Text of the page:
One more important question is about the impact of improving liquidity by making drastic cuts in policy rates. Is this move really going to bring vibrations in credit scenario in the market? Are businesses ready to go for loans when they are facing one of the worst economic scenarios as lockdown has downed the shutters of every sector? Why should bank lend when there is no economic activity? Notably, even as funds are available with banks, we haven’t seen any enthusiasm on credit front. The banks seem to have become more cautious on safety front of their funds and won’t take chances to see another spell of bad loans loaded on their balance sheets. There’s also huge risk of existing loans turning bad even though three-months EMI holiday has been extended to all term loans. In view of the deepening crisis, there is scope of extending this repayment holiday for at least another quarter. However, as the repayment holiday gives a temporary relief to the borrowers, at the end they are loaded with more burden.

Precisely, in the ongoing pandemic situation, which is refusing to die down, coupled with complete lockdown, every sector of economy has been put to a grinding halt. Surprisingly, worries around economic issues are dominating the mind of a common man to policy makers more than focusing on the deadly disease Covid -19 which has left health professionals clueless and is consuming human lives unabated. Since the lockdown, which at the moment seems the only relevant answer to the pandemic as a controlling measure, has put pressure on the incomes, left skilled as well as unskilled people and self-employed out of job leading to their loss of income. The situation stands very depressing more for economic reasons than for being the most dangerous health emergency.

Now coming to another announcement of the RBI governor on Friday (April 17) asking banks not to pay out dividends for FY 2019-20 earnings until further notice, adding that the situation will be reviewed after the second quarter of FY21. What it means for the markets?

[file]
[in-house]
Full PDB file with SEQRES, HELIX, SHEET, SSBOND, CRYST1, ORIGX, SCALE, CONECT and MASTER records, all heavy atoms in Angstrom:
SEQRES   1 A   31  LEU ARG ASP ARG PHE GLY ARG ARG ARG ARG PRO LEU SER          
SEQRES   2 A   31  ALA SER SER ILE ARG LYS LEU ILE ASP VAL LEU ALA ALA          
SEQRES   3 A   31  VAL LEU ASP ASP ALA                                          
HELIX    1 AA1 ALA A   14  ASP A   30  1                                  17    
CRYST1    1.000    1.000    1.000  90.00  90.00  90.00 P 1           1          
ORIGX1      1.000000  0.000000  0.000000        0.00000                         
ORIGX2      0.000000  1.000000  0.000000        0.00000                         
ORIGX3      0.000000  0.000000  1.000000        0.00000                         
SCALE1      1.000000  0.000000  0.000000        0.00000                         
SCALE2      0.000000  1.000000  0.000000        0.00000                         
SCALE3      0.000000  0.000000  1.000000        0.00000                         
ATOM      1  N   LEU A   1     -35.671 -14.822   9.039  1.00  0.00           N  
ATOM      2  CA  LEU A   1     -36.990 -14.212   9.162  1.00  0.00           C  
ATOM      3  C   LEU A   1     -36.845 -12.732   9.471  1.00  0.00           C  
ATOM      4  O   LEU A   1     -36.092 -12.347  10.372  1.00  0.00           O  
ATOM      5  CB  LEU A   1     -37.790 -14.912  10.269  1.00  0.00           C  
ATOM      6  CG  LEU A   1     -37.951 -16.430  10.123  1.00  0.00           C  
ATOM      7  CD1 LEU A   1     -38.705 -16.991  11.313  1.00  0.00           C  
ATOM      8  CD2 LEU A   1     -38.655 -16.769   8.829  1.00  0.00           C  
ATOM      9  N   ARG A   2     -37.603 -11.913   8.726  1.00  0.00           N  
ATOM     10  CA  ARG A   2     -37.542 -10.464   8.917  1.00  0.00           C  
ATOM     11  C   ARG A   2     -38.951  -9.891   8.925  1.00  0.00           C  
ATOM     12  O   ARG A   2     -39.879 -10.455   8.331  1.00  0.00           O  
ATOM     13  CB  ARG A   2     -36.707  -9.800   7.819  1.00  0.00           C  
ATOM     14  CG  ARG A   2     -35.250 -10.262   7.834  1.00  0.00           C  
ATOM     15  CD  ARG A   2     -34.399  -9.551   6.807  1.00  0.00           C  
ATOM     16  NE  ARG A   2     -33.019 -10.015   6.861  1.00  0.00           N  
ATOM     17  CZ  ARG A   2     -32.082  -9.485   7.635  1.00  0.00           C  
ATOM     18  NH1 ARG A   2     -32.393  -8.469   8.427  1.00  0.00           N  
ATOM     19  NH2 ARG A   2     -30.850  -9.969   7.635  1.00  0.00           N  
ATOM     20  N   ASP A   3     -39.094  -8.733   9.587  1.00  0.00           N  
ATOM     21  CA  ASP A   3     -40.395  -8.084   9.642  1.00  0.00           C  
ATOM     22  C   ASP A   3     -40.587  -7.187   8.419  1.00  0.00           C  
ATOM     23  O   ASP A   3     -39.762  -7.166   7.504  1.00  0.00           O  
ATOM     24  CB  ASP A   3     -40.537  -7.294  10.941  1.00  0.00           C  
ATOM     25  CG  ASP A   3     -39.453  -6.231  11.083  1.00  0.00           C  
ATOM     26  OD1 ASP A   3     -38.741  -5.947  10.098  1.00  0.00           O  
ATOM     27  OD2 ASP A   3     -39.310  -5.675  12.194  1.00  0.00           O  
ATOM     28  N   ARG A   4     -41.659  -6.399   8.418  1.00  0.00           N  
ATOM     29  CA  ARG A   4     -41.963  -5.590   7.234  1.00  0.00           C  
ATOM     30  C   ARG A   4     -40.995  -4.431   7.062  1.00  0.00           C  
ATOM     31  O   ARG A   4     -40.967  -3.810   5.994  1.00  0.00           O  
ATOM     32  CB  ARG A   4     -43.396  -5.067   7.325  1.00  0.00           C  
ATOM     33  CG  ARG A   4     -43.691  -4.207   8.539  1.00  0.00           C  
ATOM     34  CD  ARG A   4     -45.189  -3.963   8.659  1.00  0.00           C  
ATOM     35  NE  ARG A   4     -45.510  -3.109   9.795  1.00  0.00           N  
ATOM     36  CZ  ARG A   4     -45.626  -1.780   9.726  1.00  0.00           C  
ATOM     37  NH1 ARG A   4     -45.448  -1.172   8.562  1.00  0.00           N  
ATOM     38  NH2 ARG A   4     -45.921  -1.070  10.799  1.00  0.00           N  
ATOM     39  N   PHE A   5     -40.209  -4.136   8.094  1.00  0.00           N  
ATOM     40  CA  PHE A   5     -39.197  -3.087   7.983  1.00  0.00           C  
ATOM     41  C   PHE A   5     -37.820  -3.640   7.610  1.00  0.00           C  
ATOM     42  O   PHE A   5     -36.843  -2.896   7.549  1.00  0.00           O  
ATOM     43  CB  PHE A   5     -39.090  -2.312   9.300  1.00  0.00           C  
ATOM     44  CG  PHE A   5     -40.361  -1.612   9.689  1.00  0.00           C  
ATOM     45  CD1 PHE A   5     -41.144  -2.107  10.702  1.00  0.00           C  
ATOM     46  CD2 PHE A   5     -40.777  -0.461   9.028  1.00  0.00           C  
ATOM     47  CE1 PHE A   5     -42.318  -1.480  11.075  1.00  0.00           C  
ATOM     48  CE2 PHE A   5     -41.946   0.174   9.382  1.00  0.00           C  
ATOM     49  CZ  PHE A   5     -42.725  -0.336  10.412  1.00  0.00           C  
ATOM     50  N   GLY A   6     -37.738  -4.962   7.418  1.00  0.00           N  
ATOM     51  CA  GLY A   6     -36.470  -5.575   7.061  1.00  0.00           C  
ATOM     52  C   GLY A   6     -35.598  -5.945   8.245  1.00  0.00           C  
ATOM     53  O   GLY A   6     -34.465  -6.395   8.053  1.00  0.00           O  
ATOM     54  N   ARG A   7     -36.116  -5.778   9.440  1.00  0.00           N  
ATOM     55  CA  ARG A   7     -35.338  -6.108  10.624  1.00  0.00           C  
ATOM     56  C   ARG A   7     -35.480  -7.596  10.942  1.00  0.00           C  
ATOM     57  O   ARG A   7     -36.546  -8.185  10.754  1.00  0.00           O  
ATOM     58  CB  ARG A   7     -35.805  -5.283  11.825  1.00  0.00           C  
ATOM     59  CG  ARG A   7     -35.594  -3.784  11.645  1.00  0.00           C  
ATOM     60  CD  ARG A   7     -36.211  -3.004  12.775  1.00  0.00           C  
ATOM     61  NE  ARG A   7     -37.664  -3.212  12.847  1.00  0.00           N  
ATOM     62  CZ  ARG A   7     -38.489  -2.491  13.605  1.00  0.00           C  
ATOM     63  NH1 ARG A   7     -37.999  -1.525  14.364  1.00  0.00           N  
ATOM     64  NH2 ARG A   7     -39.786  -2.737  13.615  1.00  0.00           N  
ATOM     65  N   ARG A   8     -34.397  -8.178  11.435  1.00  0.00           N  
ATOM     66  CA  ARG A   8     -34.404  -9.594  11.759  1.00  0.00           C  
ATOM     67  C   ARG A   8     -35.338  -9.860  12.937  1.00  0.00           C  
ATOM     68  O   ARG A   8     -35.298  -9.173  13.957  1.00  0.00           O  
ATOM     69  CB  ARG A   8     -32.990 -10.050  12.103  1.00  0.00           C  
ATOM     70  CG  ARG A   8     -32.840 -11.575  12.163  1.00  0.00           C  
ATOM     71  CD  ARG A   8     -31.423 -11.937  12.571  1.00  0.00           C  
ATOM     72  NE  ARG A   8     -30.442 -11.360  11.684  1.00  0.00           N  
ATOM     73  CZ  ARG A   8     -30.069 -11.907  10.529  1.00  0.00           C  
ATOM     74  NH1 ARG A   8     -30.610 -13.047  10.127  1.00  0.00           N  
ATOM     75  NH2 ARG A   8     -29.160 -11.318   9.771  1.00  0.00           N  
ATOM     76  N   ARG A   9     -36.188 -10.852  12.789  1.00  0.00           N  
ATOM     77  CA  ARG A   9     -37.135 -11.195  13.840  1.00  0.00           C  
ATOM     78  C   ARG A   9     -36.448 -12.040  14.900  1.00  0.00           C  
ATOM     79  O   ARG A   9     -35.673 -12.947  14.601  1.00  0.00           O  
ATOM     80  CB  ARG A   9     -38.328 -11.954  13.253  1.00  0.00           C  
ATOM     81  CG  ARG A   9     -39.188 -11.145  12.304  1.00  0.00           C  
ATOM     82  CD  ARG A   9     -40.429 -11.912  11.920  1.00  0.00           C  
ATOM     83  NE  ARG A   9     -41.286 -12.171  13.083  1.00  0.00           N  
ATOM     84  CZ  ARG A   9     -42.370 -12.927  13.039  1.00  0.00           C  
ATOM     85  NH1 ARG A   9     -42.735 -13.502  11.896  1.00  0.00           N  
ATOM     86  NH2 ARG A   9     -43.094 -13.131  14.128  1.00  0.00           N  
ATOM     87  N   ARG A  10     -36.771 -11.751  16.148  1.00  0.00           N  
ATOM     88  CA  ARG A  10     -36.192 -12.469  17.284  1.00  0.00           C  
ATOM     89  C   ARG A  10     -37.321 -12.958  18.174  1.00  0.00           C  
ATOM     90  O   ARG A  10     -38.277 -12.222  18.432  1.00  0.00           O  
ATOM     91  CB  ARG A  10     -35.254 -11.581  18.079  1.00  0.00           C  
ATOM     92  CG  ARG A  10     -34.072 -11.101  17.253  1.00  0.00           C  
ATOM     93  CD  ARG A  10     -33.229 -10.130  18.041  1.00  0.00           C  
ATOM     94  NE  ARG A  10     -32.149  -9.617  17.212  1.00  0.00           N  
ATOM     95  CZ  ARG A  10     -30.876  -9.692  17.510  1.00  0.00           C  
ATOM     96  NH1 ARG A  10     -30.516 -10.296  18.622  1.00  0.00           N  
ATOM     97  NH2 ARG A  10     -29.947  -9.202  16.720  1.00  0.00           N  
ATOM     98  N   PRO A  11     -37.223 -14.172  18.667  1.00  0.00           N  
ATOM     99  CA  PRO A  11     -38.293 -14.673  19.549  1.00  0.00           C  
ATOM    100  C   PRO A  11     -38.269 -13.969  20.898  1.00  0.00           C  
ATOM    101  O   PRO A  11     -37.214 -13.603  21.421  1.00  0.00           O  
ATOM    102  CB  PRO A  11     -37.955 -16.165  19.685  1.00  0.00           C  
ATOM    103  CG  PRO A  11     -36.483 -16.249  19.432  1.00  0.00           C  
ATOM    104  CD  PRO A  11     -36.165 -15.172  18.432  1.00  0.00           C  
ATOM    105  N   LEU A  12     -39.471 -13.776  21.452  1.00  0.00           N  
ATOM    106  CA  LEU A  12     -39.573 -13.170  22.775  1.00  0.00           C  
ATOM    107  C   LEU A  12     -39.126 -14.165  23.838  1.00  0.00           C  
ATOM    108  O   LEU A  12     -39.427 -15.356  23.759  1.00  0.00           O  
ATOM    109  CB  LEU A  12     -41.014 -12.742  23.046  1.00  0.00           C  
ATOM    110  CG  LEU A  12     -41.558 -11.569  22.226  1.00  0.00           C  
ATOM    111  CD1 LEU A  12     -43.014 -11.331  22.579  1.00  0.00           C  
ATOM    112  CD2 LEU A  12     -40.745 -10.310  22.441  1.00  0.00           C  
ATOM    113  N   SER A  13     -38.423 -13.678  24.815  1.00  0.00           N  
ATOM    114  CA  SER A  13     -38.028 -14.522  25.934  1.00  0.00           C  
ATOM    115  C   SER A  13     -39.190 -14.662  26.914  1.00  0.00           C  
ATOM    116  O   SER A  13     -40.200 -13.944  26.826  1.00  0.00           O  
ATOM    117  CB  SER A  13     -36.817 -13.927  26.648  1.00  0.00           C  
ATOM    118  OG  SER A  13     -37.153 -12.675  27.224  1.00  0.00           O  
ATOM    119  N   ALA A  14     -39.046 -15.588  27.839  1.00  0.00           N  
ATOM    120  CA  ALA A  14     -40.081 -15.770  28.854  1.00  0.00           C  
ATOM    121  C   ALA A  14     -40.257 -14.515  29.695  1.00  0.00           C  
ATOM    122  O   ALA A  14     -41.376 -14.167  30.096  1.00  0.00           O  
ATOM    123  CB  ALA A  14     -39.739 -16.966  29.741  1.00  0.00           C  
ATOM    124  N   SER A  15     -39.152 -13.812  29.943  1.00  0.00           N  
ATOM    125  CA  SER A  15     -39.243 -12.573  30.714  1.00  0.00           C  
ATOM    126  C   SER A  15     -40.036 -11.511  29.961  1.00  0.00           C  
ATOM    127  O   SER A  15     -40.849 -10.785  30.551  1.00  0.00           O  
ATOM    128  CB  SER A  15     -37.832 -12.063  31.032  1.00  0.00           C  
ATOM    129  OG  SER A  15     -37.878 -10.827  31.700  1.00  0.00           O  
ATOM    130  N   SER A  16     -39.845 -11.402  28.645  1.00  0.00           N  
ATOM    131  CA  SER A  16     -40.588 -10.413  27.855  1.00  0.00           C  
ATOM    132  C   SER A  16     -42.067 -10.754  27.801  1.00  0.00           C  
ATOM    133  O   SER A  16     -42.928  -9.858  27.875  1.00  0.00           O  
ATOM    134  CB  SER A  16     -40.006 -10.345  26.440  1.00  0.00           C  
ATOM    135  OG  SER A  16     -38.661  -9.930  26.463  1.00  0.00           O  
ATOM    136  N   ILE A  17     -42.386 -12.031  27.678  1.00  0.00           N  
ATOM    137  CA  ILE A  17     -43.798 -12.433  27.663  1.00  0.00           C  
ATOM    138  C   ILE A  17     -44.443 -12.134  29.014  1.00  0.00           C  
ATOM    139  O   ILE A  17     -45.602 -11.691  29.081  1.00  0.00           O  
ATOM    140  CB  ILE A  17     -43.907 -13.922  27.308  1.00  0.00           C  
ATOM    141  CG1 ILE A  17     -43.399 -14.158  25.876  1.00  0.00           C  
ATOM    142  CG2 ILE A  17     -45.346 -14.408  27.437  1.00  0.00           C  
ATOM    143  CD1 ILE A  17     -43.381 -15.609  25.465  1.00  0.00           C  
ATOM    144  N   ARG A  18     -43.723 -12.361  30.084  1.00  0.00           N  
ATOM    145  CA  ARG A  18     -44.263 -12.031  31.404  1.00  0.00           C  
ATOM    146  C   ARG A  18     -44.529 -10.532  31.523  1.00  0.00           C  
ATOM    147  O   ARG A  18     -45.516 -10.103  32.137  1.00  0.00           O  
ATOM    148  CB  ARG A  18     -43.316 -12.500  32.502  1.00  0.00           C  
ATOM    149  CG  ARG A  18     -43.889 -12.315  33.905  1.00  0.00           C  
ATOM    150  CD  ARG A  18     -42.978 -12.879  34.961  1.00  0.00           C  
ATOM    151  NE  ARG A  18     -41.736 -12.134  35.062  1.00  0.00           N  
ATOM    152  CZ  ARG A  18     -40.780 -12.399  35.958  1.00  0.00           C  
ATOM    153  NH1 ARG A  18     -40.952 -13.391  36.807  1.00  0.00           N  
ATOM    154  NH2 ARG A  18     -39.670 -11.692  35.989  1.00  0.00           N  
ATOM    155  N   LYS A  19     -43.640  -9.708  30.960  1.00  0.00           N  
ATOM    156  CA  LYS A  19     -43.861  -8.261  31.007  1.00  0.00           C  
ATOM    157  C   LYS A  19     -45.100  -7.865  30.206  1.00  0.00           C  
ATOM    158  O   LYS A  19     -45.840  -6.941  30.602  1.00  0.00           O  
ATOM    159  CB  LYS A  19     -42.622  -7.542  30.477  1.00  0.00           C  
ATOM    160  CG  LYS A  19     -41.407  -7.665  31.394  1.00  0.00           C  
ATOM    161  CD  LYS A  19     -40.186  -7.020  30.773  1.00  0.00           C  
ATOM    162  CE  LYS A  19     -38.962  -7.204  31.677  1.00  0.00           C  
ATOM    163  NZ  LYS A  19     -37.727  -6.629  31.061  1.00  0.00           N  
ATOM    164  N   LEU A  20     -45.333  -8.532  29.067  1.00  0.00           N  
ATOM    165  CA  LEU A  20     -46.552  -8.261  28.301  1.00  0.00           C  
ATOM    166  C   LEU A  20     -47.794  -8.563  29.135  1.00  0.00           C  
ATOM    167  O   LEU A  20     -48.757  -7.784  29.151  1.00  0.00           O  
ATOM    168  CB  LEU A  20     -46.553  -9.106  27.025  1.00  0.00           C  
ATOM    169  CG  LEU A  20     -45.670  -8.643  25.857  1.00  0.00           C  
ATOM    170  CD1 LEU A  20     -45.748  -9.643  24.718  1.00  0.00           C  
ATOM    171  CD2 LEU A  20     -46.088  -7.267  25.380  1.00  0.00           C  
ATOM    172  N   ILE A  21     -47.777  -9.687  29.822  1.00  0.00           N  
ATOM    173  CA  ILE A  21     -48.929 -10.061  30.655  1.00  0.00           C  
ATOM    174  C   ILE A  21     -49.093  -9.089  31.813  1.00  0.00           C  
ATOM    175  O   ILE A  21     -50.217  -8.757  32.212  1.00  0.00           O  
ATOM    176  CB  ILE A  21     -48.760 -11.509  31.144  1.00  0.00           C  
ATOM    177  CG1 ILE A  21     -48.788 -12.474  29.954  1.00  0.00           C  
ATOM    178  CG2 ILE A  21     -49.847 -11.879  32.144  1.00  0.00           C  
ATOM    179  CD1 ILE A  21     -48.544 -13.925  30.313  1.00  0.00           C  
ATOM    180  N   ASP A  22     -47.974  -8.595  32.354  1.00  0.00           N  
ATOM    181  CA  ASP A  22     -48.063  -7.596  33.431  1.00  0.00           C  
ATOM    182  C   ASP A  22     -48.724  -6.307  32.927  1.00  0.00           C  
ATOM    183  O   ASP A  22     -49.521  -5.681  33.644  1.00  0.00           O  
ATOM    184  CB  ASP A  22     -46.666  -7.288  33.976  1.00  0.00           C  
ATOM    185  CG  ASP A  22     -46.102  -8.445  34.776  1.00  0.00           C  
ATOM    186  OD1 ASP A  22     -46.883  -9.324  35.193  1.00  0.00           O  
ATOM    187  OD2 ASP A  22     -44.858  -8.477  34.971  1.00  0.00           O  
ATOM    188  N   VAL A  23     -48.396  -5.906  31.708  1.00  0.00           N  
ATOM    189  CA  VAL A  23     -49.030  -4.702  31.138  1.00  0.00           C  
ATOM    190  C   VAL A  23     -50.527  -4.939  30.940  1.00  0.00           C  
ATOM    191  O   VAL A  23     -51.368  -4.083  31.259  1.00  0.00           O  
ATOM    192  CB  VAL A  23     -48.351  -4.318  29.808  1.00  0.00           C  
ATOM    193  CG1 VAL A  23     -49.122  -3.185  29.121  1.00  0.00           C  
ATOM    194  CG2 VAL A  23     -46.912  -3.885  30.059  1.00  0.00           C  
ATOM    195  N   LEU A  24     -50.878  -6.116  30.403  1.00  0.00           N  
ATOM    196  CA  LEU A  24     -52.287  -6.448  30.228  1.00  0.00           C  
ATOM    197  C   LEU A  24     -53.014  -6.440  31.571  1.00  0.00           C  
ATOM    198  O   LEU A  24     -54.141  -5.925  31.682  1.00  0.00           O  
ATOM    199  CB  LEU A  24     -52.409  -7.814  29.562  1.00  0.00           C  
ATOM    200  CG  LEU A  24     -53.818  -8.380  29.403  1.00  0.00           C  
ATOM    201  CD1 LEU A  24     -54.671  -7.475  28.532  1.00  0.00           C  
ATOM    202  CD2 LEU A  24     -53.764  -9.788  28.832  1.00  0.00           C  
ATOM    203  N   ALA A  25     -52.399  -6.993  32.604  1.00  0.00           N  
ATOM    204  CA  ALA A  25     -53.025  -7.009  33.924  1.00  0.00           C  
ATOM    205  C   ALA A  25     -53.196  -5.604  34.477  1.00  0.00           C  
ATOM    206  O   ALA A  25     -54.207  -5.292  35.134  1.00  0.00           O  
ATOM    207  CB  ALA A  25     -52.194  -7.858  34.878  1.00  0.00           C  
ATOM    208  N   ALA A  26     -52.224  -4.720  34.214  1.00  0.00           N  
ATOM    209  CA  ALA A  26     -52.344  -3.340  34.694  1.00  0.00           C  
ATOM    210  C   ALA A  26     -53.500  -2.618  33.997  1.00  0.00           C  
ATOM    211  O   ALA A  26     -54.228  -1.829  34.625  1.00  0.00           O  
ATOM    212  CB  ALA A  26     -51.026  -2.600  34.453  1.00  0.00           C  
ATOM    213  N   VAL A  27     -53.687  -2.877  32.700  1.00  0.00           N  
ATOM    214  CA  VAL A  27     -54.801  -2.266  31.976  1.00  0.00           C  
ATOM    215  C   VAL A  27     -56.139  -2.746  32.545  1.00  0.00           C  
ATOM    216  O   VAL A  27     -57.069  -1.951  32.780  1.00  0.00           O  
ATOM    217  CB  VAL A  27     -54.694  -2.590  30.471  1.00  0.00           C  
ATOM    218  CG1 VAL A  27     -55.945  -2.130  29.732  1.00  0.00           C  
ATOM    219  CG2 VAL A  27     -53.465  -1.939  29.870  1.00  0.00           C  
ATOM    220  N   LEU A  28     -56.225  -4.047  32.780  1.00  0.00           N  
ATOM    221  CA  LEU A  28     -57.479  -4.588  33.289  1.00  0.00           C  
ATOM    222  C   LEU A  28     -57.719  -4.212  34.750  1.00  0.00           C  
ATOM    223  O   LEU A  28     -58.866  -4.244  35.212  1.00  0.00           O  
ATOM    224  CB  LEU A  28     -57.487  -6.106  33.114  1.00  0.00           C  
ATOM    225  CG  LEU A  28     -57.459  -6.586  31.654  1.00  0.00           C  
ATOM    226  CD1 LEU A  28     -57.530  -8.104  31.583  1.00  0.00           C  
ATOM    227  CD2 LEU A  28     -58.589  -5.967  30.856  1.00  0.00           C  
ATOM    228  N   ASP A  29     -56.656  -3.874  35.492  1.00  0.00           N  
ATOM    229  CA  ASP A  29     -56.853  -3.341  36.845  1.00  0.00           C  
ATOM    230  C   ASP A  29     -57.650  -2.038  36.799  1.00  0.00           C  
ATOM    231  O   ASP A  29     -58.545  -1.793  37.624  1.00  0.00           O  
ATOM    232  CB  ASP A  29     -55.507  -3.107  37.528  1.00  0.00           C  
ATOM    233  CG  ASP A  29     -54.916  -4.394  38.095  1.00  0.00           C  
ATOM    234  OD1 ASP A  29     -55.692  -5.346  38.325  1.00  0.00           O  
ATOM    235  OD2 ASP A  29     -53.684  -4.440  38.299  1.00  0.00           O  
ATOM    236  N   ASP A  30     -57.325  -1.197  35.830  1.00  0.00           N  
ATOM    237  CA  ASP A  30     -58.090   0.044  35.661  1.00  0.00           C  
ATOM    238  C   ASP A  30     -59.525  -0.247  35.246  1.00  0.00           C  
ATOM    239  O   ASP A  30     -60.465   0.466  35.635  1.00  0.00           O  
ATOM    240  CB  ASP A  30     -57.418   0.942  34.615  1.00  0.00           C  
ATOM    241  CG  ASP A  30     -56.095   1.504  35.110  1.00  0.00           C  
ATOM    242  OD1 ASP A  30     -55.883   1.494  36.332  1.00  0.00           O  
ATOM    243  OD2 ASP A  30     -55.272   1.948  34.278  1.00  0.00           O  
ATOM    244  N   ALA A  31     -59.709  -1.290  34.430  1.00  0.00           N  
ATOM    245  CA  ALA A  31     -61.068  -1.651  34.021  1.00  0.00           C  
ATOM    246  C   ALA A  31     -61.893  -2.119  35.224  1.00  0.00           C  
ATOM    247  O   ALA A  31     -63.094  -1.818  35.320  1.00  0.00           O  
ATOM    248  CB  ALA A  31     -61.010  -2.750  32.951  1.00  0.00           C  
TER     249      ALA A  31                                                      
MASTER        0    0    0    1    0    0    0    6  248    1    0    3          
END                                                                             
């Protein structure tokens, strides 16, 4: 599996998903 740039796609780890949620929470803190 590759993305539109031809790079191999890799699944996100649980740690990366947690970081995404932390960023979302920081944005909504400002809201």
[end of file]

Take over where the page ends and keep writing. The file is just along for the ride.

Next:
Let’s first understand the value of dividends. In today’s market scenario, ownership of stocks changes faster than it used to be. This has landed the payment of dividends in an interesting situation. A listed company on stock exchanges shares a percentage of its profits with its shareholders. A shareholder receives this portion of the company’s earnings, which is calculated on the basis of the number of shares he or she holds. In investor’s language, the earning shared by the company with its shareholders is called dividend.

During the first part of the twentieth century, dividends were the primary reason investors purchased stock. The companies literally used to attract investors by promising to pay dividends. Today, scenario stands changed. Now the companies sell their shares by saying, “the purpose of the company is to increase shareholders’ wealth.” And, dividend pay-out is important in the context of company’s reputation and soundness. There are many examples of how the decrease and increase of a dividend payment can affect the price of the company’s share.

Even as some market experts don’t see any negative impact of temporary banning dividend for  the FY 2019-20 and call it a move to conserve capital in future, it reflects a scenario where all is not going to be well with the banking industry. Toughest time is on cards for the banks as surge in bad loans is inevitable for years to come. Tough measures to keep the banking system afloat too cannot be ruled out and all stakeholders would be made partner of the losses which the banking industry is going to face in the times to come.

Meanwhile, with lot of question marks on the regulatory packages rolled out by the RBI, the government needs workout on sector-wise interest subvention scheme. Even it makes a sense to tailor a loan waiver scheme for small businesses in every sector with credit limit of Rs. One lakh or so to pull businesses out of the depressing economic situation.

(The views are of the author & not the institution he works for)